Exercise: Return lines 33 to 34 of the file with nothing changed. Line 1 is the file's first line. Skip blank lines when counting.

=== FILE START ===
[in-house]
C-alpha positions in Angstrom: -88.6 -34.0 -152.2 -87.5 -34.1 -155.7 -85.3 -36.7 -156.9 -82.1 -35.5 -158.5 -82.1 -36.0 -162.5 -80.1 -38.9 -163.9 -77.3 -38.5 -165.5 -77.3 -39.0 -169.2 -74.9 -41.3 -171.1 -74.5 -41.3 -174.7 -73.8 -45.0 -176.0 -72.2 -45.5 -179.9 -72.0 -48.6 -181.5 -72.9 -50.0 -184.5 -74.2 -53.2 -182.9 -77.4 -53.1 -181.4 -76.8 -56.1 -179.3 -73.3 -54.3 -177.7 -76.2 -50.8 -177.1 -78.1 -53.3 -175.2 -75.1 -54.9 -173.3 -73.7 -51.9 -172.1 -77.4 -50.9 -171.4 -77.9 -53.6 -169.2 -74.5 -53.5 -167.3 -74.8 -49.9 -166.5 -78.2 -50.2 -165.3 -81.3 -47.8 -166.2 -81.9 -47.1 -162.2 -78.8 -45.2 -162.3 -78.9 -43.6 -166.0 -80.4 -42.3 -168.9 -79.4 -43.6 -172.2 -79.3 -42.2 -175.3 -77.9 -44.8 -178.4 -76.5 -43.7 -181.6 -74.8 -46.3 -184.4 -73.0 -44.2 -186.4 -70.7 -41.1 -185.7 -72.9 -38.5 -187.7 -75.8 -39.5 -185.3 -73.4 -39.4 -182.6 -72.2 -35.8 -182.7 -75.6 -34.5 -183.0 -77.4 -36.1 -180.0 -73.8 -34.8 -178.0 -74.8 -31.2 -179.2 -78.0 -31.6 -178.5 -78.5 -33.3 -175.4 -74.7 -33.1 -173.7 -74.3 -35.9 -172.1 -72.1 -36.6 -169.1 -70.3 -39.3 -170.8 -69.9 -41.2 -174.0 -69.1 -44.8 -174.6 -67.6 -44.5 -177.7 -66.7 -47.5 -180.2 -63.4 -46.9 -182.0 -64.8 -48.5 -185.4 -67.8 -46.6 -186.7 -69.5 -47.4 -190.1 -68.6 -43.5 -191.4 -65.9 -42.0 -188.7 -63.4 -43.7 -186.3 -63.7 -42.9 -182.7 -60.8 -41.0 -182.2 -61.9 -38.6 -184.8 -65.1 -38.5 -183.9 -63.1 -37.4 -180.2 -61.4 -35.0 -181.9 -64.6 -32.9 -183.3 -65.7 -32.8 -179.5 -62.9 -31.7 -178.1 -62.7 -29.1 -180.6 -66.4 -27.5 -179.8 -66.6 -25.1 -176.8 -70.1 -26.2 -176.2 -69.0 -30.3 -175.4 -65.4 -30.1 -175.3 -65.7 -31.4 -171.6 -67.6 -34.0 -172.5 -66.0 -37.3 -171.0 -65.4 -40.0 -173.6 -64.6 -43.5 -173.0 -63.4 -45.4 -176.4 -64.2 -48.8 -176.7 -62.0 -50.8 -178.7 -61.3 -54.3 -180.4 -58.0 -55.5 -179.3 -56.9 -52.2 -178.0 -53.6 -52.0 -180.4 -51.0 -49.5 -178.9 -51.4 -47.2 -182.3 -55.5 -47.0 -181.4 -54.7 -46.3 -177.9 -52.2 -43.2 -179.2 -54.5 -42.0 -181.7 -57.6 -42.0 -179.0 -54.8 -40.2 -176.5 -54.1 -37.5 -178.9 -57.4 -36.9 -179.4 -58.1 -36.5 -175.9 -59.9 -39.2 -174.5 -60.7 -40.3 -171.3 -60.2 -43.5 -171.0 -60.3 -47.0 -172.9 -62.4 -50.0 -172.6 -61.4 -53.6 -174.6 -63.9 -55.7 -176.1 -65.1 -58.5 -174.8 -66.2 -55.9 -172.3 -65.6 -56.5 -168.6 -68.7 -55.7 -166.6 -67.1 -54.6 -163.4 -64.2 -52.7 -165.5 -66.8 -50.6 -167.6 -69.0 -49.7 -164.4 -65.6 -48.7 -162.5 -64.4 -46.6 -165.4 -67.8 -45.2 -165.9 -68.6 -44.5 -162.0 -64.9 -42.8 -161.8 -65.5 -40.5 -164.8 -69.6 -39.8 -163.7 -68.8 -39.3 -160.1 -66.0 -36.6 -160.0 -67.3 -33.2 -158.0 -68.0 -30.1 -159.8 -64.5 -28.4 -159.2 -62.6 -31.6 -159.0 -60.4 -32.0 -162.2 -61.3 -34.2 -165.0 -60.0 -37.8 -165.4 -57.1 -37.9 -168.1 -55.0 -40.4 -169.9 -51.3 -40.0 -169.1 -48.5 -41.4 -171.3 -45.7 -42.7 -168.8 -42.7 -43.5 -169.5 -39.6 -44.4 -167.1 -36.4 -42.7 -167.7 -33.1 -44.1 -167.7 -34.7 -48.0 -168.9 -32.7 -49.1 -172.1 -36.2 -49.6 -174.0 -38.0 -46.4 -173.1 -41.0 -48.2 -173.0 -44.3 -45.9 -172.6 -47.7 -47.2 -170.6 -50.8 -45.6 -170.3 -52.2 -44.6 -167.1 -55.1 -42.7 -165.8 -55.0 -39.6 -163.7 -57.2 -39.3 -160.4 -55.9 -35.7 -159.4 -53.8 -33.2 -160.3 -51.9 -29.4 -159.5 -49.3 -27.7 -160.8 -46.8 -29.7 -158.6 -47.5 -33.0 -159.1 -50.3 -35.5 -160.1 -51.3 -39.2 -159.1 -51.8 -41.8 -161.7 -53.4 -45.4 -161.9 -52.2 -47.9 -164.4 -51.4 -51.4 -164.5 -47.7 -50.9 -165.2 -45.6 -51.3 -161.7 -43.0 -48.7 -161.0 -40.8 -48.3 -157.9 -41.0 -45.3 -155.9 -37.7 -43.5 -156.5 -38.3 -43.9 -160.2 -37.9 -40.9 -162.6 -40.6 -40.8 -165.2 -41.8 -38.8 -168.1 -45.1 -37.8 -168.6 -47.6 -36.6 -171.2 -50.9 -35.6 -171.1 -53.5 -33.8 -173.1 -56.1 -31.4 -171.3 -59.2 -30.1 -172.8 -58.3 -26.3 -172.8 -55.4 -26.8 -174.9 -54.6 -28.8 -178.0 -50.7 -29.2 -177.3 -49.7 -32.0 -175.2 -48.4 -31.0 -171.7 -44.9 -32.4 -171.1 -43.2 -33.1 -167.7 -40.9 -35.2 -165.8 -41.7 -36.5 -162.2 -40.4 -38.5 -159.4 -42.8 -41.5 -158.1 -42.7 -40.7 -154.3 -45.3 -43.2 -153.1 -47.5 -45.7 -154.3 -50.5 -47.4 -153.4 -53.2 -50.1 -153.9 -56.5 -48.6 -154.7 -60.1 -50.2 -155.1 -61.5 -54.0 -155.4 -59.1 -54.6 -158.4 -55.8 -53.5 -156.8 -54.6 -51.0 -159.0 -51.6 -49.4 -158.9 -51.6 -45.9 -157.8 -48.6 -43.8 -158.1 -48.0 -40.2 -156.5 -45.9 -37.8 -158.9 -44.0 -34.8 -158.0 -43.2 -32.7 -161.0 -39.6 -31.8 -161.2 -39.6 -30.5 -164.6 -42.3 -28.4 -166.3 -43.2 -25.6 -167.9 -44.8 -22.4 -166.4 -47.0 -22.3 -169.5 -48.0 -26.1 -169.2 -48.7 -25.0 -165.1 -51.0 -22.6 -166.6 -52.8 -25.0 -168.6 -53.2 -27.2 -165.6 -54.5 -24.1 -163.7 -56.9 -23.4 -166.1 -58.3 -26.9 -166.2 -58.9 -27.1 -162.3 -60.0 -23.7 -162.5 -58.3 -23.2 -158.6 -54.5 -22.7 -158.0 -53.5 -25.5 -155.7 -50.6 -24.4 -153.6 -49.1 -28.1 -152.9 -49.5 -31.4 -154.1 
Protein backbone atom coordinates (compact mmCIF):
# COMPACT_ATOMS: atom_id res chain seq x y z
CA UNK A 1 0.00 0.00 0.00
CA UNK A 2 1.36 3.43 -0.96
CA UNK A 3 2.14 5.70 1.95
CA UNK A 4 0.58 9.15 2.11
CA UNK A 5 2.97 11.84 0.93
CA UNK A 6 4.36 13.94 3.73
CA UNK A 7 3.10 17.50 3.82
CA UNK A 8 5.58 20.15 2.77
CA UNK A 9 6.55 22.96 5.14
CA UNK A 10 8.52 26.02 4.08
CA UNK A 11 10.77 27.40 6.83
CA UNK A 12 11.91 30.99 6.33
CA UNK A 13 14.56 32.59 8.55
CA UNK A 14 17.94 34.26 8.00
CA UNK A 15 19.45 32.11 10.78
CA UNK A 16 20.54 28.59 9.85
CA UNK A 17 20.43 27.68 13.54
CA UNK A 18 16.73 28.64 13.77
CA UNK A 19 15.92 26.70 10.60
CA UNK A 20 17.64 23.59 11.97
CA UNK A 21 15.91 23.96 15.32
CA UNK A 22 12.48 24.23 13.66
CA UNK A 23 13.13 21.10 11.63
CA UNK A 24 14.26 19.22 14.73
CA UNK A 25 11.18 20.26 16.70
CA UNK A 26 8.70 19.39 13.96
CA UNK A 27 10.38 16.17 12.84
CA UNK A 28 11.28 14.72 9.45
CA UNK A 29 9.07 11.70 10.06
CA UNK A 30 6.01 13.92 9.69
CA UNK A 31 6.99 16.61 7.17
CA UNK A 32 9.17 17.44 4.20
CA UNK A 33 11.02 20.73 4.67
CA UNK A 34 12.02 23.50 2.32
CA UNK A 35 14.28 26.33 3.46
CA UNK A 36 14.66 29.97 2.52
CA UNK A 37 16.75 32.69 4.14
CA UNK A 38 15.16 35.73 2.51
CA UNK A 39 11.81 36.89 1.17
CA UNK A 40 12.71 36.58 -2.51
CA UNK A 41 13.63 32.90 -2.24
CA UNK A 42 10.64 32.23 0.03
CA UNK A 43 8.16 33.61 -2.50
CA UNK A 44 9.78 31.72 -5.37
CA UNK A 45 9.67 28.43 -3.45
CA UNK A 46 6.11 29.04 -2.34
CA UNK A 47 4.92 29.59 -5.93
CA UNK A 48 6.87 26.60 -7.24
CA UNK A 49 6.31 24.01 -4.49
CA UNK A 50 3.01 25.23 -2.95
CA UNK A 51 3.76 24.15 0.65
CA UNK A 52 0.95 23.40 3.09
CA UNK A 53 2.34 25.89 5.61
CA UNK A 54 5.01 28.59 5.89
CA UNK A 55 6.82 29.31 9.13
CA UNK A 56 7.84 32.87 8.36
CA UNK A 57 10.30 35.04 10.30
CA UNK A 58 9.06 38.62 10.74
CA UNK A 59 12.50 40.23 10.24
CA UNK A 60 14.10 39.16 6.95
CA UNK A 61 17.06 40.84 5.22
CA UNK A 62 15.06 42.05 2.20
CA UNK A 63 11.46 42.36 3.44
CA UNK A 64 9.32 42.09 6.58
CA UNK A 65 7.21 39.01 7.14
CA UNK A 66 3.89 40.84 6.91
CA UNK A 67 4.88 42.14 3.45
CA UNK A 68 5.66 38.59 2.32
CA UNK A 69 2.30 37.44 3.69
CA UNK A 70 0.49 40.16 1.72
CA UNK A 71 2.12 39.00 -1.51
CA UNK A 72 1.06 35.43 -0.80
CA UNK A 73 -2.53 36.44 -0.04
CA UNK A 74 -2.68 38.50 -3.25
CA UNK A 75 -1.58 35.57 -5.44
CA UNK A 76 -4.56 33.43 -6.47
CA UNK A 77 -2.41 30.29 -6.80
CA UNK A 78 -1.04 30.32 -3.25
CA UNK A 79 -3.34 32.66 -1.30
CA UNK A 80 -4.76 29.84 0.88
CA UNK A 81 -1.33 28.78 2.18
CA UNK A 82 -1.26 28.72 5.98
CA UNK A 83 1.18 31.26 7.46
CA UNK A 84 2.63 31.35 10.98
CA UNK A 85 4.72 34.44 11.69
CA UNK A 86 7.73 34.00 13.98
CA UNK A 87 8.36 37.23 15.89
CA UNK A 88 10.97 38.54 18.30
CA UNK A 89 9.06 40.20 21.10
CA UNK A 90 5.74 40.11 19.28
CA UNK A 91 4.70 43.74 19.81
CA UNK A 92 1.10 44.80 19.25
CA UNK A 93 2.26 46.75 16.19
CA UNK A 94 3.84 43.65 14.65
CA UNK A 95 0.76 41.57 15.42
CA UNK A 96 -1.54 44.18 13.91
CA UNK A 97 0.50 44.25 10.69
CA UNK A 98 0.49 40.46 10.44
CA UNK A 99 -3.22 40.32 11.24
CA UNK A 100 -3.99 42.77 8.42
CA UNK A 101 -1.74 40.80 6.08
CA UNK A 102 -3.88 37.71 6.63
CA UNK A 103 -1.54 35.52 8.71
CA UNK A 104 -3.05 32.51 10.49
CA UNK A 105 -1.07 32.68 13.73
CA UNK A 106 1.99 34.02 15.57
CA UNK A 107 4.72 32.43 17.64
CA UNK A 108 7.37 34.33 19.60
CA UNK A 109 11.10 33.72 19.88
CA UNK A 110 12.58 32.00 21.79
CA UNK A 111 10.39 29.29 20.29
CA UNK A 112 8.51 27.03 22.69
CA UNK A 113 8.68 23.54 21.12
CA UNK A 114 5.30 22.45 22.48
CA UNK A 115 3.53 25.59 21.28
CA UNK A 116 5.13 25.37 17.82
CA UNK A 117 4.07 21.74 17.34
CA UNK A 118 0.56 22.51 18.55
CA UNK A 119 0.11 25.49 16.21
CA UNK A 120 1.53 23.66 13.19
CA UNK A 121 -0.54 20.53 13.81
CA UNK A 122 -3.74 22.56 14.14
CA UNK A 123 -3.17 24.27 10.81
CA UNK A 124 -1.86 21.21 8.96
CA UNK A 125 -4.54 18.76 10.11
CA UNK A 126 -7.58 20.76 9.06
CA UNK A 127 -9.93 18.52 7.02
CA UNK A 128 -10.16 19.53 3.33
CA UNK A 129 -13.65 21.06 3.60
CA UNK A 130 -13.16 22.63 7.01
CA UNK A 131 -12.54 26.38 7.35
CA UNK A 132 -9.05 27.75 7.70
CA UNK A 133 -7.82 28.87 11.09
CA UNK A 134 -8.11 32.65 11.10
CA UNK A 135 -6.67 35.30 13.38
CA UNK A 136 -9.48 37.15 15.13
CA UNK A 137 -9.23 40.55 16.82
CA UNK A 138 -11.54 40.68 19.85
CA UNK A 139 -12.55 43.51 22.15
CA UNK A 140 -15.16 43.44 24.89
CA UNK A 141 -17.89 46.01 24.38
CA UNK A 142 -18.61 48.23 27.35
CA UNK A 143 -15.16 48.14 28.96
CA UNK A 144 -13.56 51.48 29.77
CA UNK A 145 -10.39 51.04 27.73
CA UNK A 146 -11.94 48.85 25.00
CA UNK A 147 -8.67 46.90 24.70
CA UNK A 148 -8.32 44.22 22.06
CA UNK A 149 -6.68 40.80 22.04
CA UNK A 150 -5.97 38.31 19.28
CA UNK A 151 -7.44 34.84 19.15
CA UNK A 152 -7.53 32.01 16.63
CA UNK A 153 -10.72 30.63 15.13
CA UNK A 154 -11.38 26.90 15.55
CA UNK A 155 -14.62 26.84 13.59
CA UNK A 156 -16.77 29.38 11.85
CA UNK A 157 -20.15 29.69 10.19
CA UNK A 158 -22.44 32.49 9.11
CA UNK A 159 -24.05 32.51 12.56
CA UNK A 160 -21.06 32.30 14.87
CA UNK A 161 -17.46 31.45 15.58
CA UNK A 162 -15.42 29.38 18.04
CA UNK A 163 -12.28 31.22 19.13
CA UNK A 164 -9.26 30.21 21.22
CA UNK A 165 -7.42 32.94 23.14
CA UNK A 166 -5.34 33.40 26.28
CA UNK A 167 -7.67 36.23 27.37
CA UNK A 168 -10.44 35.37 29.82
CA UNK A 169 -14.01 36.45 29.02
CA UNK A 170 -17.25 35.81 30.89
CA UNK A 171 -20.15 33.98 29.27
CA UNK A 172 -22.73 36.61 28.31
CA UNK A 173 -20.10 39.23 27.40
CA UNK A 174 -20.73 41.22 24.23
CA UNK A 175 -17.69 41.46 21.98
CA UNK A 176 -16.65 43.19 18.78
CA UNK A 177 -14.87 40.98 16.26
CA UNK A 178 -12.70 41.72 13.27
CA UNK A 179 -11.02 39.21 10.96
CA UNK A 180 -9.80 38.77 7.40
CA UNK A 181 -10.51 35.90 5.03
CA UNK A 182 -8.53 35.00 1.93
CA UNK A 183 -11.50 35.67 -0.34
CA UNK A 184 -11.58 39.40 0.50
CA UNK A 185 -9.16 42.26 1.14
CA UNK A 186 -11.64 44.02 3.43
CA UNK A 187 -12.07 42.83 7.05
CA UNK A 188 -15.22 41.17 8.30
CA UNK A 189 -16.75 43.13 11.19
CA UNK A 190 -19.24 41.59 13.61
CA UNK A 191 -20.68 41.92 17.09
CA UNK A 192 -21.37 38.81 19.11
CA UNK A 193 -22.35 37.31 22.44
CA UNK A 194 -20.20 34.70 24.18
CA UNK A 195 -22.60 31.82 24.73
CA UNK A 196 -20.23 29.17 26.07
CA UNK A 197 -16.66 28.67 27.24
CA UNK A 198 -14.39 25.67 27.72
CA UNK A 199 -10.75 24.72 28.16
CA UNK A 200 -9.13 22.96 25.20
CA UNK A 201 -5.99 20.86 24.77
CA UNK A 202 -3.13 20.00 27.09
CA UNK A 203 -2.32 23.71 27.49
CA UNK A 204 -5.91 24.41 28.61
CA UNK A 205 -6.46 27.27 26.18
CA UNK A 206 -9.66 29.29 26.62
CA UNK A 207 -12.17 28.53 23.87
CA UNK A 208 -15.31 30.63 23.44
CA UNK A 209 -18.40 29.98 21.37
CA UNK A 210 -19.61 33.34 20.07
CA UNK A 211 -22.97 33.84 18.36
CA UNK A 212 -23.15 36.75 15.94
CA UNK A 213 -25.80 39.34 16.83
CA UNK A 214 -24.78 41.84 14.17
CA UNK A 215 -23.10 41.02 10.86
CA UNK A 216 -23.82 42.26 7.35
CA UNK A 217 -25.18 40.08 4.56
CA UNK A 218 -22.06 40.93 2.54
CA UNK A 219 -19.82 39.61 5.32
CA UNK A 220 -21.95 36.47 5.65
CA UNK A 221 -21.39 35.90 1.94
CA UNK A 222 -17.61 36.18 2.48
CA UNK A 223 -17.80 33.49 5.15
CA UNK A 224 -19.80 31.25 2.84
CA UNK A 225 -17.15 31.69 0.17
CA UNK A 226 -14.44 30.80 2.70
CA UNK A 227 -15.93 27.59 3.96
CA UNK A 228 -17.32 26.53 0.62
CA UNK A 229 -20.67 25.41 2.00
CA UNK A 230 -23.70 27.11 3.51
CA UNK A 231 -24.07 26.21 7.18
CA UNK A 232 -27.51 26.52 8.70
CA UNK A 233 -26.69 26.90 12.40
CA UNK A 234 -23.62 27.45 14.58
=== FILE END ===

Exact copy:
CA UNK A 29 9.07 11.70 10.06
CA UNK A 30 6.01 13.92 9.69